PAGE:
# [seqfan] Re: A new (or old), encompassing definition of Integer Sequences.

Maximilian Hasler maximilian.hasler at gmail.com
Mon Feb 11 16:29:34 CET 2013

```On Sun, Feb 10, 2013 at 4:39 PM, Antti Karttunen
<antti.karttunen at gmail.com> wrote:
> An integer sequence is a function Z -> Z (usually partial),
> whose domain (*) is defined by an integer sequence.

I don't like that too much...
That's much "noise" / big machinery, mainly to deal with a tiny offset
(I know you also think of "holes" in the domain, but see below...)

In addition, it is ill defined (through an infinite recursion)... ;-) !

> (* in the first sense given in
> http://en.wikipedia.org/wiki/Partial_function : "Most mathematicians,
> including recursion theorists, use the term "domain of f" for the set
> of all values x such that f(x) is defined.")

here I totally agree, not much doubt...

> How about that?
>
> Why so general? Then we can include also David Wilson's idea from
> 1999: http://list.seqfan.eu/pipermail/seqfan/2012-March/009214.html
>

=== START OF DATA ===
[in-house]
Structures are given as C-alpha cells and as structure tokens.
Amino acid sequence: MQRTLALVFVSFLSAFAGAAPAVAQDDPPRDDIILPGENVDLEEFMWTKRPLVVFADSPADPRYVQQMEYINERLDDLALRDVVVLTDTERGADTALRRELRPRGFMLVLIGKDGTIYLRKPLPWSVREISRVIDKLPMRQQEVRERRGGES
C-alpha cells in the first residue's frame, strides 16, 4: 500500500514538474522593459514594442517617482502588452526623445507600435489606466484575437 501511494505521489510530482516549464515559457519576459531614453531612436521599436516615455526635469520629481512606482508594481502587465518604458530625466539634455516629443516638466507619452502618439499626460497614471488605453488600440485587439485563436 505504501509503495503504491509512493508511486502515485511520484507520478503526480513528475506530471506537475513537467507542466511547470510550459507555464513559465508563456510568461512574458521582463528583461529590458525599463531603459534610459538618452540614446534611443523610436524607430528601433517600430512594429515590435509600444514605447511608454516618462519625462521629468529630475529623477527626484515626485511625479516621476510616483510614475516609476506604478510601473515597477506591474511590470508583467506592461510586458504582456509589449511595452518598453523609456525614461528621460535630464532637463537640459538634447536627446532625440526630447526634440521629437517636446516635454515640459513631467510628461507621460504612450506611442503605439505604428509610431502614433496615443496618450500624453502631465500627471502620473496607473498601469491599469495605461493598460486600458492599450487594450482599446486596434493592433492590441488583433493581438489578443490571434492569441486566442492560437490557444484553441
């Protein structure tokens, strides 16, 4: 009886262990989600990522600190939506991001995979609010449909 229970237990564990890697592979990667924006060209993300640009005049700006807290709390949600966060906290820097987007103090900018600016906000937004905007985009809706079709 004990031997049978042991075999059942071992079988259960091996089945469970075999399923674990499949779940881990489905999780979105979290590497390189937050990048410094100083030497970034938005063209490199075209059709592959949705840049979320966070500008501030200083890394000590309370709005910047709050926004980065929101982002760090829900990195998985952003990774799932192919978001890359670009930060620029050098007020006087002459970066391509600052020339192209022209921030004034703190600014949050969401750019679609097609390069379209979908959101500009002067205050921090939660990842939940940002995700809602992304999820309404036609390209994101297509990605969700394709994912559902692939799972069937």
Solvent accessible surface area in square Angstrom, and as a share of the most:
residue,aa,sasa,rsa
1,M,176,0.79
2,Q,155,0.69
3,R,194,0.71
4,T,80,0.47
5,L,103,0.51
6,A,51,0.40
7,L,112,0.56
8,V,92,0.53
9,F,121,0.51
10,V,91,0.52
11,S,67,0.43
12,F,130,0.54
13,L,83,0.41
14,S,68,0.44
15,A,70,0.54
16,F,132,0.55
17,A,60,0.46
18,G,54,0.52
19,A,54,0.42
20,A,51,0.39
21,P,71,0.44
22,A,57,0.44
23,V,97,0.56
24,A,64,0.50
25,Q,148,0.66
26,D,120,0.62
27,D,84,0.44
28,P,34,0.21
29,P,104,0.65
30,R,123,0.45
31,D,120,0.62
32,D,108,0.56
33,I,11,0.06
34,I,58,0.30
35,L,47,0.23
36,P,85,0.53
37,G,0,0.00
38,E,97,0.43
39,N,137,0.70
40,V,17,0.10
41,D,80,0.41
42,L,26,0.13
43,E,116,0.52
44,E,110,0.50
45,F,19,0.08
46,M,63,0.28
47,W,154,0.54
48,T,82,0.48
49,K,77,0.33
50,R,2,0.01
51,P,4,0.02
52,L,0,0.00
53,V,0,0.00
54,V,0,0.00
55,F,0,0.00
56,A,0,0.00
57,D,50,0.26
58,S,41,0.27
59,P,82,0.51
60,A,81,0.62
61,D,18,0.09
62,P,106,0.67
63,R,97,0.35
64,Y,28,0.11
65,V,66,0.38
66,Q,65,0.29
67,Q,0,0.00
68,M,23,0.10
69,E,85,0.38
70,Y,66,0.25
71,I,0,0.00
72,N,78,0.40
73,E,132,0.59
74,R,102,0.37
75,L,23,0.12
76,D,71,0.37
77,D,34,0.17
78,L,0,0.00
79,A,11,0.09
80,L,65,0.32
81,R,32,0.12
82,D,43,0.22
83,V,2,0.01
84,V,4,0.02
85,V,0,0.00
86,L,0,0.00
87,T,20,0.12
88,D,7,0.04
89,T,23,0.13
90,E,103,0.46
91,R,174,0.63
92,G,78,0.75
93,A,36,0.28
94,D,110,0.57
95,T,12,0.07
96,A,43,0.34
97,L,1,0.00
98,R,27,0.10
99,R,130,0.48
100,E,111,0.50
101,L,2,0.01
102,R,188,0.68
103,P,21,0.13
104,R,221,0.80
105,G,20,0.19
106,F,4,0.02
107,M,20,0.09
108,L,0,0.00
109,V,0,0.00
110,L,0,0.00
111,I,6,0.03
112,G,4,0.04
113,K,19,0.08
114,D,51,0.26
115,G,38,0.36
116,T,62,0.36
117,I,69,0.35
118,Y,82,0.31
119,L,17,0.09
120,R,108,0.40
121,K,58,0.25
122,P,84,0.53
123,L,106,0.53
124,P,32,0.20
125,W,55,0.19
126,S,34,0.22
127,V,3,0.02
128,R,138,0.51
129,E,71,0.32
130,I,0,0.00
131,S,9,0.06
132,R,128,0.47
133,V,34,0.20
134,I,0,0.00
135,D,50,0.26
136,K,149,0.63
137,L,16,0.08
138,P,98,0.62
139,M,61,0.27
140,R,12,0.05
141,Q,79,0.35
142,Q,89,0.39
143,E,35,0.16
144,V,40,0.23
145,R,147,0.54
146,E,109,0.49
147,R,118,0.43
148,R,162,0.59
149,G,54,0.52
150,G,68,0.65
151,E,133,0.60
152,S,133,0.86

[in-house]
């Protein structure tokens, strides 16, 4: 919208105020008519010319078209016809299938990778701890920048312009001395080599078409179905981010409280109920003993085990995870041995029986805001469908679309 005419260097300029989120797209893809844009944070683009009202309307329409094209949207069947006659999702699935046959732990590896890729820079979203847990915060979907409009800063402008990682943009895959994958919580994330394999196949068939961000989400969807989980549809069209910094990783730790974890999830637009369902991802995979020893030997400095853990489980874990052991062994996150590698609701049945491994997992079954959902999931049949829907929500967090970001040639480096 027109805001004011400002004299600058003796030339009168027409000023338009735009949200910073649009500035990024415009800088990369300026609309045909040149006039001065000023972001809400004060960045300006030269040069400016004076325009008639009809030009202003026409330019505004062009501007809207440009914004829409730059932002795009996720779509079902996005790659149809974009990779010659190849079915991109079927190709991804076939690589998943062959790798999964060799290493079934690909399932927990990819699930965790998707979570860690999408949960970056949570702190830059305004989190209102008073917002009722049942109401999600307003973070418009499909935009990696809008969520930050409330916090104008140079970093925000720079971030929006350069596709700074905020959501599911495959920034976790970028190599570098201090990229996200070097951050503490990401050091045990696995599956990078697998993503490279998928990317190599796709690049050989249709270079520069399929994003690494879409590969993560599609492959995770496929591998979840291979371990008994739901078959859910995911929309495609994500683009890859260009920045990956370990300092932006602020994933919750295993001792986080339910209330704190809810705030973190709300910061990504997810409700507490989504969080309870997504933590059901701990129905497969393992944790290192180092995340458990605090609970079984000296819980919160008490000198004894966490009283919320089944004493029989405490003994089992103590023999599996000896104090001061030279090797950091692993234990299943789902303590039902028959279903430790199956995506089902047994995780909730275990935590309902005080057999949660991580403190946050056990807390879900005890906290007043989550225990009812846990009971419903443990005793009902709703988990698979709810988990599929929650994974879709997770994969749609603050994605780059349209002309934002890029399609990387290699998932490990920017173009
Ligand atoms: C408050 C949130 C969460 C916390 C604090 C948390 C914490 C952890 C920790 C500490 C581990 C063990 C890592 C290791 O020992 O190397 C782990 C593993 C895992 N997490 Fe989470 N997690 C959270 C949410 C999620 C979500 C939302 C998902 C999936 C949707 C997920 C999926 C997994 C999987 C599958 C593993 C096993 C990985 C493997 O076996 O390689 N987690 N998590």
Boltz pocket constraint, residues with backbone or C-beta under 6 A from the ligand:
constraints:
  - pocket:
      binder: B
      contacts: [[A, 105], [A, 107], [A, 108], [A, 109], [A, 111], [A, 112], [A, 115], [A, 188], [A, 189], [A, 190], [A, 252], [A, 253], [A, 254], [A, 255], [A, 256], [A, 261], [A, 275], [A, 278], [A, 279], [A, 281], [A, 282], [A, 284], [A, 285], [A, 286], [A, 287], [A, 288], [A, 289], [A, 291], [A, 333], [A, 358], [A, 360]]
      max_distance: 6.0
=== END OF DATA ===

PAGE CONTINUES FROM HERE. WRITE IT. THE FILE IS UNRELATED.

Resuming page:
> Actually, now that I re-read it, it seems that his "index sequences"
> is just the same as what I mean by the domain sequence here.

well, yes and no...
If you define:
"a subset of the integers [bounded from below] is a strictly
increasing sequence"
then one could argue that it might be the same,
but the philosophy is a bit different ; requiring a "sequence" instead
of a domain implies a re-indexing of the original sequence..

In that sense, it is not "so general" but rather restrictive:
instead of allowing sequences with holes, you impose in some sense
that only integer sequences defined on IN = {1,2,3...} are allowed,
and if this is not the case a priori,
then the "faulty" sequence must be redefined to be the composition of
itself with the sequence listing its domain by indexing it with IN
...

> Note that the domains of the most infinite sequences in OEIS
> have currently been defined with either A001477 or A000027.
> (or with their characteristic functions on Z, if you so wish.)

yes and no (again);
there are many many sequences of the form
"a(n) = [some property] of the n-th prime"
or similar.
In your philosophy, should this be "forbidden" in favour of defining
that sequence
as a sequence defined "on the primes only" ?
i.e., "a(p) = [some property] of the prime p"
and be re-indexed by the sequence A40 (the primes) ?

Maximilian
```